I’ve grown up all my life breeding dogs and it’s been a big part of who I am and my relationship with animals. Sadly, it has also led to a lot of animosity from people who call themselves animal lovers. I hope by opening up and sharing my experiences and how I breed I can open some people’s eyes to their own prejudice. I also hope people can apply what I’m saying to other aspects of their lives where they may be prejudiced as well, as I feel there is no shortage of animosity and jumping to conclusions in the world today.
What do I mean by Animosity?
There are many who believe all breeders are evil puppy mills and I can tell you there’s no one who hates puppy mills more then an ethical breeder. I would like you to think about your job and then think of the crummiest, most disgusting people who do something similar to you. How would you like to be told you’re the same as them? I would hope that would upset you, and it does upset me.
When trying to make new friends I have people show visible disgust or stop talking to me when I say I’m a breeder. When articles are published in magazines it’s left out of my biography that I’m a breeder as it’s potentially upsetting to readers. When interviewing perspective employees, I would say 25% say all breeders are evil. Another 25-50% say a very small group of breeders are acceptable but that every rescue is amazing (there are many for profit pet rescues sadly). Don’t get me wrong, I am a huge proponent of being critical of breeders, I just want people to be critical in general.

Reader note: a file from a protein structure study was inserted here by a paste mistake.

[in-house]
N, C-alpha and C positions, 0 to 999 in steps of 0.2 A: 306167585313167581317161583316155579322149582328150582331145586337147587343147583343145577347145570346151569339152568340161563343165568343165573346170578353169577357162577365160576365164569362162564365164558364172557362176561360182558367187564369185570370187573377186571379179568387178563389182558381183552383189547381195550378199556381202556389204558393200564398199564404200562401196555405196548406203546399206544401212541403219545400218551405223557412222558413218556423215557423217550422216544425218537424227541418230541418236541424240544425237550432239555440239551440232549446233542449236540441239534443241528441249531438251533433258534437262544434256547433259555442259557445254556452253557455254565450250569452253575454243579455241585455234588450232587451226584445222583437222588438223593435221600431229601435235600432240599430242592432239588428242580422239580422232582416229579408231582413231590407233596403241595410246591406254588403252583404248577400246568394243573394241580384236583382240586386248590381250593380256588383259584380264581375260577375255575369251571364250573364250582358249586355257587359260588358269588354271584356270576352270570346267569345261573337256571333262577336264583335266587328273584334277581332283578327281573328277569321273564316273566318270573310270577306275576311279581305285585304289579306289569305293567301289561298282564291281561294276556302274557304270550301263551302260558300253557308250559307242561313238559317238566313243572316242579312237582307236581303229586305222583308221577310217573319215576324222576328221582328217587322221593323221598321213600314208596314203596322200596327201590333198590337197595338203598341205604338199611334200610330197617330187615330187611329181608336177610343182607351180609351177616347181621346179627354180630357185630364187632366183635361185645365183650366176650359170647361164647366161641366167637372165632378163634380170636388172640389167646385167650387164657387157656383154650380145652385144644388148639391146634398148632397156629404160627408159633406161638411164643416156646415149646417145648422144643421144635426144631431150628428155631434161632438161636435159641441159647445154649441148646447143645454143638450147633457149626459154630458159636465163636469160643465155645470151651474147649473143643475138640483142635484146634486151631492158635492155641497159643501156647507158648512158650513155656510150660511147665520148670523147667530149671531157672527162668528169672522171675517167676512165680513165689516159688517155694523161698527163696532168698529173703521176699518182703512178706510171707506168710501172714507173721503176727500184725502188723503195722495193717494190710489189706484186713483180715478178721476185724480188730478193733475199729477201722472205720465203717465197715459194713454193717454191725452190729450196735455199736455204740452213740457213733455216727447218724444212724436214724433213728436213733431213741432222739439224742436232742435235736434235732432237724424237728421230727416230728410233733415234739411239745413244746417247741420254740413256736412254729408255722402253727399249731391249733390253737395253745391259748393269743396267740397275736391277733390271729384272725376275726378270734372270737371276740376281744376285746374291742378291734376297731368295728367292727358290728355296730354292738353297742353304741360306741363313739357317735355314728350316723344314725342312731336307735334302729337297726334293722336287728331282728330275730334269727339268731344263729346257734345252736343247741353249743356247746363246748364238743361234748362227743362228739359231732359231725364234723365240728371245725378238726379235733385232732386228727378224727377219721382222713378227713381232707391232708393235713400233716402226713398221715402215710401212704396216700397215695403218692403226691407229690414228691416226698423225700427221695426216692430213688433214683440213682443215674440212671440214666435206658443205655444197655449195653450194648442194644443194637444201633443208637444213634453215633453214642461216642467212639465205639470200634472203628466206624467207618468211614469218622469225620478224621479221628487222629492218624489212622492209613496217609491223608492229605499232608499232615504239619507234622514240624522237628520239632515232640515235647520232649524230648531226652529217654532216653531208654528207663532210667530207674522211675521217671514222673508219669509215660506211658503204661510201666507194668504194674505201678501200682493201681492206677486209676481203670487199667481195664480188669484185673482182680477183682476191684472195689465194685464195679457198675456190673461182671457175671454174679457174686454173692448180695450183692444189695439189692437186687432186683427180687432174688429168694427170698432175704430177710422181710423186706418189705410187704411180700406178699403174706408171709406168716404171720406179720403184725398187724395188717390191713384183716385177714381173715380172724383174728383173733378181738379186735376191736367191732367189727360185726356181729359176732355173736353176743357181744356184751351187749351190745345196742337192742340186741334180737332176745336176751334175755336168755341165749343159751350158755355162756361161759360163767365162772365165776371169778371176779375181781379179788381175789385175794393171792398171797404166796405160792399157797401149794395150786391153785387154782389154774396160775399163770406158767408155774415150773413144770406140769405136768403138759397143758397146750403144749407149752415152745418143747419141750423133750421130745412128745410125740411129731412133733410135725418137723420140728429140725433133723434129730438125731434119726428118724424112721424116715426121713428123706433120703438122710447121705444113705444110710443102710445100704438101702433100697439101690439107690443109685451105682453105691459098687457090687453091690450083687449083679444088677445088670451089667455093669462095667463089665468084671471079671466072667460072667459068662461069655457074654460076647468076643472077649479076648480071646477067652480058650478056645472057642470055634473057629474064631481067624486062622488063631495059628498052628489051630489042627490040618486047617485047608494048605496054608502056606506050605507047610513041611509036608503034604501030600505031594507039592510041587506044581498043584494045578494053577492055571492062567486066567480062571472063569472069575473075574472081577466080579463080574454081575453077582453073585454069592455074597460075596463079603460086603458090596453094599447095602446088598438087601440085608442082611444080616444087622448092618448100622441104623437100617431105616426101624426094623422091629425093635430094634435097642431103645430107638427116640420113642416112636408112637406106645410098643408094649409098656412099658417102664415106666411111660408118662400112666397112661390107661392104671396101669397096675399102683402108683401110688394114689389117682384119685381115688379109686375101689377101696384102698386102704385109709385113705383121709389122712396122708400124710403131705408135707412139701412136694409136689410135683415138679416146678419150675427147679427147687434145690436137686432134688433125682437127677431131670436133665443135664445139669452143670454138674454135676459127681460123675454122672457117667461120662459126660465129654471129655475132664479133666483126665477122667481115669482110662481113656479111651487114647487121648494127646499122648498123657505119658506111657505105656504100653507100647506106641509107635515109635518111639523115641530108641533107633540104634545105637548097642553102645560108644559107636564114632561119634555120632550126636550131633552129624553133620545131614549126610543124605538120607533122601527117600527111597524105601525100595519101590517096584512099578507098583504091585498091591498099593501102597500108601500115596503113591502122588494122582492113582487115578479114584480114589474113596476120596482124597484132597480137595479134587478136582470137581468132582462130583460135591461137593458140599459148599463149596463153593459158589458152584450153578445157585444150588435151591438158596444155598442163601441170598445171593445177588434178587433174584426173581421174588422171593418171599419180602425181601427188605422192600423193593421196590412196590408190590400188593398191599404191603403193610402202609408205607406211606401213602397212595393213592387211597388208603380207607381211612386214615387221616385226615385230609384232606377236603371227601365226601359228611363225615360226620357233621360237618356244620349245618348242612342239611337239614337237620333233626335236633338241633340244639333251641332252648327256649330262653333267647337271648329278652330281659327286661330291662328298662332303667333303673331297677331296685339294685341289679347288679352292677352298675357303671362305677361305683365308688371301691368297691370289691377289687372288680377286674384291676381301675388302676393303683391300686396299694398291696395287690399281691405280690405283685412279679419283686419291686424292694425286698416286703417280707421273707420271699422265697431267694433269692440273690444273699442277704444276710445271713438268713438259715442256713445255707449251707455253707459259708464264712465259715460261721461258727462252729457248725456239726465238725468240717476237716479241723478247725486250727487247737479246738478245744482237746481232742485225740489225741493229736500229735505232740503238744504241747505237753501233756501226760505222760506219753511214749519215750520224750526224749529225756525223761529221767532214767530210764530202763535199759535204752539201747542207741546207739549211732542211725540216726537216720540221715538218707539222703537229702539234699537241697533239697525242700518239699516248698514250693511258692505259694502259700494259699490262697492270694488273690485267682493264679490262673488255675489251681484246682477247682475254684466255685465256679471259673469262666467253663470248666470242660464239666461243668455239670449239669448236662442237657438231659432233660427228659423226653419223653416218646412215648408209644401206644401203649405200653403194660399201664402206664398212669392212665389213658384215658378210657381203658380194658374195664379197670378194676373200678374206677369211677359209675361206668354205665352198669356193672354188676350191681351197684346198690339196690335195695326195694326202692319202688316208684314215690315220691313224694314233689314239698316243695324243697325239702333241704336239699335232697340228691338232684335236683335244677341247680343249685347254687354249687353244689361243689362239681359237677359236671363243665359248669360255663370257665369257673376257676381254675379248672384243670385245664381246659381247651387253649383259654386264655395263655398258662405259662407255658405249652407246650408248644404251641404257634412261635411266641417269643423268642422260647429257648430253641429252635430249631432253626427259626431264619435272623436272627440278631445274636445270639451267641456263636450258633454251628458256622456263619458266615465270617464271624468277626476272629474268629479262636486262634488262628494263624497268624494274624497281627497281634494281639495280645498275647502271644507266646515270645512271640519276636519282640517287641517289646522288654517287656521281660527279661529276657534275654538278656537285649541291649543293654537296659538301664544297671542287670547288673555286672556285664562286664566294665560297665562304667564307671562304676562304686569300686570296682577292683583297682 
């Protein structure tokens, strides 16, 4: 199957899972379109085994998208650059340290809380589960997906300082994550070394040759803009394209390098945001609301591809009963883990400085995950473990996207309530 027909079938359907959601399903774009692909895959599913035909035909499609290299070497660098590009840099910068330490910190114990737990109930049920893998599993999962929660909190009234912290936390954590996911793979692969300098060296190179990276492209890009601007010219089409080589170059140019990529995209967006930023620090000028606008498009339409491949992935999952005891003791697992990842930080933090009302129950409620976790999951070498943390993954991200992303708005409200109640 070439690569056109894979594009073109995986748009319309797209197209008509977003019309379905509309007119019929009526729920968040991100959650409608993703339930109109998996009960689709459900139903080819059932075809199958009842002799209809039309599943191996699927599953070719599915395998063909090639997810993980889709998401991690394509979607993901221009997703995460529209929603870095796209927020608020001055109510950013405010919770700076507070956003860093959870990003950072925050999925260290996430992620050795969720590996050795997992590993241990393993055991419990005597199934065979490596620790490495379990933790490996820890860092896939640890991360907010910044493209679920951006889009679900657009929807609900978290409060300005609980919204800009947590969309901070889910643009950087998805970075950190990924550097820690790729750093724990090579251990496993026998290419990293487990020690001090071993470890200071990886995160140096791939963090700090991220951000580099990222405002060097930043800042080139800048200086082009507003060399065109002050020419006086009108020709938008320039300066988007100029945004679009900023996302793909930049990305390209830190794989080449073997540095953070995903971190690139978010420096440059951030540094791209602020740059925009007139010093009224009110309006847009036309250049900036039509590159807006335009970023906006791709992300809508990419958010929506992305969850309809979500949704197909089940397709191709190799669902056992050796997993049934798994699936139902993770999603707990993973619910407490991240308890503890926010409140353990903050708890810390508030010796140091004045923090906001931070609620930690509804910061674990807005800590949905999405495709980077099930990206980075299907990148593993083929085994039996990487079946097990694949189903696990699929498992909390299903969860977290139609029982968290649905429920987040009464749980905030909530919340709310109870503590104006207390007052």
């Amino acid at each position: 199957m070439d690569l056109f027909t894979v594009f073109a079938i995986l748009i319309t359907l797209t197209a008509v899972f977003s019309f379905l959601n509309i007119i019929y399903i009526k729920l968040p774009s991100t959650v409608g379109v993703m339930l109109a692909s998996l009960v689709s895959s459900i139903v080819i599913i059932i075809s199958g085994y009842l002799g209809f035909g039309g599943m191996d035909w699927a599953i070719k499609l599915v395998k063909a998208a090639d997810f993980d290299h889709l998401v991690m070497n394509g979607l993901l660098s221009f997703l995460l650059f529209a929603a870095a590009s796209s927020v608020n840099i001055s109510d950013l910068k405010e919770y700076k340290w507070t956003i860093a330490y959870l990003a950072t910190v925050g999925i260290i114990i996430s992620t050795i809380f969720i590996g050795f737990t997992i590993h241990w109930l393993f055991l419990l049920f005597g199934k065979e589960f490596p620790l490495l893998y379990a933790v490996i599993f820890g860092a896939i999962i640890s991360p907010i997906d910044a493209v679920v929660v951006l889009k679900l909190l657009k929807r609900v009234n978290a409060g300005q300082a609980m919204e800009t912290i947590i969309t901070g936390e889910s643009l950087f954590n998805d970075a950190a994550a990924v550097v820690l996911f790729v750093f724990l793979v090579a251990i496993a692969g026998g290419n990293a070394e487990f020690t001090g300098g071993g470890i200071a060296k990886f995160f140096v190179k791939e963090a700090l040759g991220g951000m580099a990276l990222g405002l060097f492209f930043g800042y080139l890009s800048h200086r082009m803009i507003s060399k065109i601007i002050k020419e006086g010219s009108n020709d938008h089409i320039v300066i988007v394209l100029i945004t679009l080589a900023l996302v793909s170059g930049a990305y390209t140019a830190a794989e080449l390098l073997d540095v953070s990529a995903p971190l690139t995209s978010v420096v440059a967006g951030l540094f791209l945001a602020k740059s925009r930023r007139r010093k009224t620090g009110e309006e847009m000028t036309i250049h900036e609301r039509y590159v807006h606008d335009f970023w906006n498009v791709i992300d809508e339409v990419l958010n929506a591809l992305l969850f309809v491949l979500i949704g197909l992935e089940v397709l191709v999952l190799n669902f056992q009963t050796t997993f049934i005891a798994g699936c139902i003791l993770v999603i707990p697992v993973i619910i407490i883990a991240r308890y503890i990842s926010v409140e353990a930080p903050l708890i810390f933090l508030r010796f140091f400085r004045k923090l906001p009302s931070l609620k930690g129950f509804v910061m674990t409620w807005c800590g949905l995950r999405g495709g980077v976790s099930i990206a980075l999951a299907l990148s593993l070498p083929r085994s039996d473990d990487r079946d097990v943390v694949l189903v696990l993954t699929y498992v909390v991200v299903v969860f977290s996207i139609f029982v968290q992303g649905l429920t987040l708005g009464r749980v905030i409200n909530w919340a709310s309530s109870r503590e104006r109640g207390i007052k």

Why do people have animosity towards breeders?
There are three types of breeders that cause a bad name for breeders. The most obvious is puppy mills. They’re the scum of the earth and I cannot urge people strongly enough: DO NOT PURCHASE A PUPPY FROM A PUPPY MILL. All you are doing in that case is giving them money to continue what they are doing. Instead, if you come across one, call PAWS and have them shut down. If you’d like to save the puppy, like everyone who buys from them, you can rescue them once they’re taken away by the police. Do not give them money so that they’ll continue that behaviour.